Pastoral work and theology cannot be separated
We often hear it said of Pope Francis: “He’s not a great theologian, but he is a great pastor,” as if this assertion made any sense. As a theologian who shares Pope Francis’s heritage of Latin American Catholicism, I strongly disagree. Pope Francis is a terrific theologian, whose theology is coherent and cogent because it arises precisely outof his walking with the community. And he is a great pastor because his pastoral practice and teaching are informed by a careful and thoughtful theology that reaches back into our tradition and grounds itself in the Gospel.
The polemics around separating the theological from the catechetical and the intellectual from the pastoral is what my students might call a “first world problem.”
Although “snobbery” between theological disciplines is contrary to the work we all need to do, as Jim Heft asserts in America, I do not feel that the way to do this is to simply erase all distinctions or to supplant one hierarchy with another. The distinction between the disciplines of theological work and how these function in our common life is necessary. To distinguish the different theological tasks and how these can be interlaced together is productive. Frankly, the polemics around separating the theological from the catechetical and the intellectual from the pastoral is what my students might call a “first world problem.” It exemplifies the kind of conflict that women theologians and theologians of color, in particular, simply cannot afford. We do not have time or energy for such divisions because of the urgency of our work.
One way to understand how the pastoral and theological are intertwined is to think about Martin Luther King Jr. There are two titles that precede his name: the Rev. Dr. Martin Luther King Jr. He is both a professional theologian, with a Ph.D. from Boston University, and a pastor. In King’s case, we can see how seamlessly he moves from the life-and-death concerns of his community, to mining the Christian tradition for a way to judge racism and segregation (in his “Letter From Birmingham Jail” he quotes both Aquinas and Augustine), to then formulating a theology that can address the suffering of his community in light of the Gospel.
As we can see here, what King understands is that the formation of his community’s living faith, his pastoral work, requires a previous step, and that is the work he does as a theologian. King reflects on how the interplay of the present and the past in the Christian tradition provide new perspectives.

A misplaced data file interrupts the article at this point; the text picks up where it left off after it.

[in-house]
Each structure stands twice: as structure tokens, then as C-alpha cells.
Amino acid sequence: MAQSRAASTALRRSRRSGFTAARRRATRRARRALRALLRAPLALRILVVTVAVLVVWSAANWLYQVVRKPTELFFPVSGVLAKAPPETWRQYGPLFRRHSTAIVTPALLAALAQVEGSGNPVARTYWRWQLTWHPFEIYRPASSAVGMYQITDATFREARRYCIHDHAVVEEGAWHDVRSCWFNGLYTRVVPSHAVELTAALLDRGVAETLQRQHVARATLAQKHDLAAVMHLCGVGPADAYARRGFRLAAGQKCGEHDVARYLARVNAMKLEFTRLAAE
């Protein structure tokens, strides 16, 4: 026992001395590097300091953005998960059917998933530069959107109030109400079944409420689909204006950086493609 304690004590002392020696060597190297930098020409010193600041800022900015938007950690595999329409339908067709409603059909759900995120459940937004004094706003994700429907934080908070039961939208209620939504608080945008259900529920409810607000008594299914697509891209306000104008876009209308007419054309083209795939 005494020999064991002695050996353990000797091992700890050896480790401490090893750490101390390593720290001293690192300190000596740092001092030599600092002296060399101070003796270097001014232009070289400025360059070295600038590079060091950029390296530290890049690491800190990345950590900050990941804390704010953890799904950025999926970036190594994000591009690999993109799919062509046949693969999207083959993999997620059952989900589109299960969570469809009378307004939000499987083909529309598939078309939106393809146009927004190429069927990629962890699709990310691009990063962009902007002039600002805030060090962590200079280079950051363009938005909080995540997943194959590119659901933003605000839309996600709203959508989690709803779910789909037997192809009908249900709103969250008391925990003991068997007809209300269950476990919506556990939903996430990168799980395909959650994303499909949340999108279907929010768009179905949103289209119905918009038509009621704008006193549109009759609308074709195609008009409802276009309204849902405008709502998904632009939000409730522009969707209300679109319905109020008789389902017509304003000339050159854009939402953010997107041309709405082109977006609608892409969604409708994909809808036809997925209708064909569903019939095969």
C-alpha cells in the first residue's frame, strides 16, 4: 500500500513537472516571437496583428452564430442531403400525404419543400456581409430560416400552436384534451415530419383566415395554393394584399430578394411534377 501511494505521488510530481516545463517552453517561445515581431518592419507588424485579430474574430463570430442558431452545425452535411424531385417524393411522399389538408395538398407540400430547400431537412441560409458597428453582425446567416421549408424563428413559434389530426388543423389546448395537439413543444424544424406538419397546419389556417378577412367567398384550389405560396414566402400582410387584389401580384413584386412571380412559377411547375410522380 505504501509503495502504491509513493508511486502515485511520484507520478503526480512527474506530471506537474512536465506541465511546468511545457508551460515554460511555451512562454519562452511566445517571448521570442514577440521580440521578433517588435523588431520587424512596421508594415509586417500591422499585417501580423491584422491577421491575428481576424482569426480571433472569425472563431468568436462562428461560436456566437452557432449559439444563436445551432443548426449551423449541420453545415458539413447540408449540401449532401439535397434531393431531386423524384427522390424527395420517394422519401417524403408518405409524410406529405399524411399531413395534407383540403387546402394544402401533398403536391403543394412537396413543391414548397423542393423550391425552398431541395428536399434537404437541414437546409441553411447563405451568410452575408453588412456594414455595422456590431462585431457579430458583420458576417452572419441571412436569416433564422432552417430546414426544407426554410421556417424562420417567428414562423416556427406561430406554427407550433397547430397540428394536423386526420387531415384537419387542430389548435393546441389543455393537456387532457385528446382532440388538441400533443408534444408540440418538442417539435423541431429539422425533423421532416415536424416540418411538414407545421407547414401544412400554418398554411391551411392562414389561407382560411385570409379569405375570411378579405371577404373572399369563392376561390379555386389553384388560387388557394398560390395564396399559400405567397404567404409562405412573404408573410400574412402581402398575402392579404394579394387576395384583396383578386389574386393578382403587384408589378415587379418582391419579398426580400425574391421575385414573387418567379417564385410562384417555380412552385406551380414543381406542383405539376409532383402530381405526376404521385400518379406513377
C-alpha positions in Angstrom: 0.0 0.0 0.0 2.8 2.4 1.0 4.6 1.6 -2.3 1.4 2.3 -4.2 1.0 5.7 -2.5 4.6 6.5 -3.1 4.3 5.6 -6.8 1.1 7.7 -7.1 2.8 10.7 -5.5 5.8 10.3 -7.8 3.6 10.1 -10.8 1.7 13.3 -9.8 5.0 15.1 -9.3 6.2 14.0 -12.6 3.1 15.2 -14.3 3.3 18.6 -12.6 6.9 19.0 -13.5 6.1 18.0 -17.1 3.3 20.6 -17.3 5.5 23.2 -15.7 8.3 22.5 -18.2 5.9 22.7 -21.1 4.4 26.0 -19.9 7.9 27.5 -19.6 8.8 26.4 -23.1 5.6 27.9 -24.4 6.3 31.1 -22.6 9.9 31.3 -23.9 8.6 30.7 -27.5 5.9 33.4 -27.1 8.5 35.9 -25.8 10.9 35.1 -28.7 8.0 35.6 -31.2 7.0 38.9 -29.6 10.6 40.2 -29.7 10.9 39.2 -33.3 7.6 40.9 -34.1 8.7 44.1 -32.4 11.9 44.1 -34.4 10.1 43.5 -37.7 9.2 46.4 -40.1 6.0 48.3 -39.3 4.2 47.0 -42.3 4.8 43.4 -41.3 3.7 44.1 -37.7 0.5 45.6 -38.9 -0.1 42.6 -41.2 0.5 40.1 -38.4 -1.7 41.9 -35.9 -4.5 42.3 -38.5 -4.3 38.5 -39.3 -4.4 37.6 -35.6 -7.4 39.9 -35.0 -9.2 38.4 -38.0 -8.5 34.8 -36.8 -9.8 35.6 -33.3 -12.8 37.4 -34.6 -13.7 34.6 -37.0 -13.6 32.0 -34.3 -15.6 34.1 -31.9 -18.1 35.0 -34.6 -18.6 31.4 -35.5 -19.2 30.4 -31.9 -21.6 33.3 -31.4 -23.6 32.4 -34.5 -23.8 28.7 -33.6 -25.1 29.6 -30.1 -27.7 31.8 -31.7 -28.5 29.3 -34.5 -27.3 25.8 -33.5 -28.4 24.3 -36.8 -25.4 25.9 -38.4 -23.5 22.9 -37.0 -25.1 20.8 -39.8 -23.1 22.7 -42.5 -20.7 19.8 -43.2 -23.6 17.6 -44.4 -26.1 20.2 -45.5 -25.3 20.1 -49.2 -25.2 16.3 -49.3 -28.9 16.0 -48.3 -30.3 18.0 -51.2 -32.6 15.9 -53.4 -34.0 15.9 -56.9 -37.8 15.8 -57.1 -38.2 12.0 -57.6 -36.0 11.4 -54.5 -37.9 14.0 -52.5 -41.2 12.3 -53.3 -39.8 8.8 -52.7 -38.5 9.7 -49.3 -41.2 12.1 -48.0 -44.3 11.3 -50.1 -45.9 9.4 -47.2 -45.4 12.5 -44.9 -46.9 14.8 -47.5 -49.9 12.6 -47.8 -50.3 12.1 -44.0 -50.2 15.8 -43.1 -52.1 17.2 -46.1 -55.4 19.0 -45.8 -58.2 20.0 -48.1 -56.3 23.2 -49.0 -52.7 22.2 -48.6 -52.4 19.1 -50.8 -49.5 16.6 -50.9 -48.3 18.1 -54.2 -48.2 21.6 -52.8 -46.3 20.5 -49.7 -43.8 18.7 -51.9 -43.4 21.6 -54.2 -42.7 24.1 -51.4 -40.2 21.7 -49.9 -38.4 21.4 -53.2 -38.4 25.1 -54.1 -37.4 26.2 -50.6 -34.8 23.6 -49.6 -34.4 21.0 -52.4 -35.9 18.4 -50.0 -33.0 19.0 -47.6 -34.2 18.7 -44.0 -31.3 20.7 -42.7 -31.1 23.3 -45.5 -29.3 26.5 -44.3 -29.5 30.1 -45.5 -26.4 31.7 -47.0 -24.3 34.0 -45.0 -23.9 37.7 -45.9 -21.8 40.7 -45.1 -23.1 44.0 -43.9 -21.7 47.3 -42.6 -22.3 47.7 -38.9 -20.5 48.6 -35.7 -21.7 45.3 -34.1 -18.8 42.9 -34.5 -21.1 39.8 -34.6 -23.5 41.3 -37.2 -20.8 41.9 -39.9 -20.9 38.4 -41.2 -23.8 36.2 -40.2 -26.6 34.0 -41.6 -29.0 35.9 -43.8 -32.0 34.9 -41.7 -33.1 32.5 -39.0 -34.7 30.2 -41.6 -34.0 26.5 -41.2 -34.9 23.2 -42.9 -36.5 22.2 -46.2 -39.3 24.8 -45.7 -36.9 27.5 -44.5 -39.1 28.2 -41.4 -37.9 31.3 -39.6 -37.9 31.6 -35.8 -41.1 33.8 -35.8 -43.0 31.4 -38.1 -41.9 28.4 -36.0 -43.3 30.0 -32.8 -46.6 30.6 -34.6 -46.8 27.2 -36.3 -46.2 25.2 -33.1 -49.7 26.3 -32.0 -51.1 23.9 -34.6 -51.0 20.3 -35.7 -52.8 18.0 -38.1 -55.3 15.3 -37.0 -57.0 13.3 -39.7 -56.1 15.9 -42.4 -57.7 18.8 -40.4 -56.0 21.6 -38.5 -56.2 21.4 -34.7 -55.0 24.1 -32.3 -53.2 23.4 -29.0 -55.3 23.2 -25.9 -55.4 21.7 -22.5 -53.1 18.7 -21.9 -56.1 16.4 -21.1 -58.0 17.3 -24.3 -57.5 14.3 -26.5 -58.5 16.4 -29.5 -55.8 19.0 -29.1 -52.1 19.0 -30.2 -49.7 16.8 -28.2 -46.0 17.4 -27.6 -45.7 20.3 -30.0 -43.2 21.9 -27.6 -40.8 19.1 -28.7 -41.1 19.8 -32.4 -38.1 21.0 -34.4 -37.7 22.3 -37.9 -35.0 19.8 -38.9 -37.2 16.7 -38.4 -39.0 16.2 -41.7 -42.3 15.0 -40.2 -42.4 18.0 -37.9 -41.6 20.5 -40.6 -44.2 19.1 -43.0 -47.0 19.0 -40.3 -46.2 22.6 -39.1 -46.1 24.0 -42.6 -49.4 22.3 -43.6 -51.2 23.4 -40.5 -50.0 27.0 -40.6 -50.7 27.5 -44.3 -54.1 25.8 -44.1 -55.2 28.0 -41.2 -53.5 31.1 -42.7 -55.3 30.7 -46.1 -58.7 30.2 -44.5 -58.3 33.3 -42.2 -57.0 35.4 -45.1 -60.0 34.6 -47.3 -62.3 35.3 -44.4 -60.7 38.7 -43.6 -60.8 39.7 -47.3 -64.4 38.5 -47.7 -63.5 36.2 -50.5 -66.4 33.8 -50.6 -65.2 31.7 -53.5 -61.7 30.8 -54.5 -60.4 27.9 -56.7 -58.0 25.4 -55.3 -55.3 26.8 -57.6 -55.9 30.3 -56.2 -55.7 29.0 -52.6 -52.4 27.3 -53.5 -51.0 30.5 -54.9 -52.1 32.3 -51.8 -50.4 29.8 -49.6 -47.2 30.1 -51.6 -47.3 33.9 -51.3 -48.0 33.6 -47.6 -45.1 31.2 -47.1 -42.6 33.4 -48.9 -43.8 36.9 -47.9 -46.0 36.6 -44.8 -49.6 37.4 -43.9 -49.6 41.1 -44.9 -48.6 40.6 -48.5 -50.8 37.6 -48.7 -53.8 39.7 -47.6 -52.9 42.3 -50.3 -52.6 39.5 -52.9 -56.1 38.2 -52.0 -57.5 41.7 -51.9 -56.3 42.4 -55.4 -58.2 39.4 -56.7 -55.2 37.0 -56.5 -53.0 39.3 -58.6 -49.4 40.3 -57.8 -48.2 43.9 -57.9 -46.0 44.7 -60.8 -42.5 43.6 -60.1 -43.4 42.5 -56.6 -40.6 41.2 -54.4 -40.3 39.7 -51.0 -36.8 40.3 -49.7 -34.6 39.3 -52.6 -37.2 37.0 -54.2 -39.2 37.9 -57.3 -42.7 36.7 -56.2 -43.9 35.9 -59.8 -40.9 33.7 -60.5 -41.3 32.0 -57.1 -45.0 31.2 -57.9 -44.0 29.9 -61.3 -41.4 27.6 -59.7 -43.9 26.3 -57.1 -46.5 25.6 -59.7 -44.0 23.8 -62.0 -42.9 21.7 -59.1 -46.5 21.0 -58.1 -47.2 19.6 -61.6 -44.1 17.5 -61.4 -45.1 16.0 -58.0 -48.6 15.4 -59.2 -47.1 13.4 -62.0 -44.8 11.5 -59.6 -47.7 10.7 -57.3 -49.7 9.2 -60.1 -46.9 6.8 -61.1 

What King understands is that the formation of his community’s living faith, his pastoral work, requires a previous step, and that is the work he does as a theologian.
We can also see this interplay beautifully exemplified in the Jesuit university professors who worked in multiple fields of inquiry in El Salvador, all of their intellectual power carefully targeted at ending the bloodshed and suffering of their people. They lived their faith as theologians speaking of a loving and liberating God, until their martyred end.
To change the world, to build the kingdom of God, we first have to grab hold of the tools that will make it possible for us to see what is wrong, to understand what goes against and defaces the Gospel’s announcement of a God of boundless love who desires us to enact such boundless love for all. It is then that the formation of our communities in faith can take on new life amid the urgent realities that threaten their very existence.
Without the tools of serious inquiry, of analyzing structures, of recovering millennial wisdom and of searching jointly for solutions, our pastoral practices become escapes into an “other-worldly” Christianity, which goes very much against Jesus’ own practices and those of the early church. Likewise, if we have all the intellectual tools in the world but we lack the most basic love of neighbor and concern for God’s creation, those tools are worthless.
What many theologians, especially those of color, have been doing for generations and continue to do today is to (in the words of the Second Vatican Council) pay attention to the “signs of the times.” Many of us direct all our energy to understand the causes of human suffering, to find our best ally and defender in the Gospel and to seek the examples of many of our forebears, and then to “speak of God,” to do theology, in a way that will provide the foundation from which a really effective formation of our community can develop.
But the process of doing theology does not end there, because through our active involvement in the very midst of those communities we are called to continually assess what—in speaking of God as love—we can all do better, and thus the community’s lived faith comes full circle and provides the ground from which new theological reflection will arise.
I for one prefer to think of our world not as mired in opposing camps but as focused on a goal, Jesus was very clear about that; the goal is the Kingdom of God, an event that begins breaking into our world with him and that grows and flourishes when we share his vision. If the goal is to continue the work of Christ, then the interdependence of theological inquiry and pastoral work is what gets us there.
A previous version of this article stated that Dr. King's Ph.D. was from the University of Chicago. It was from Boston University.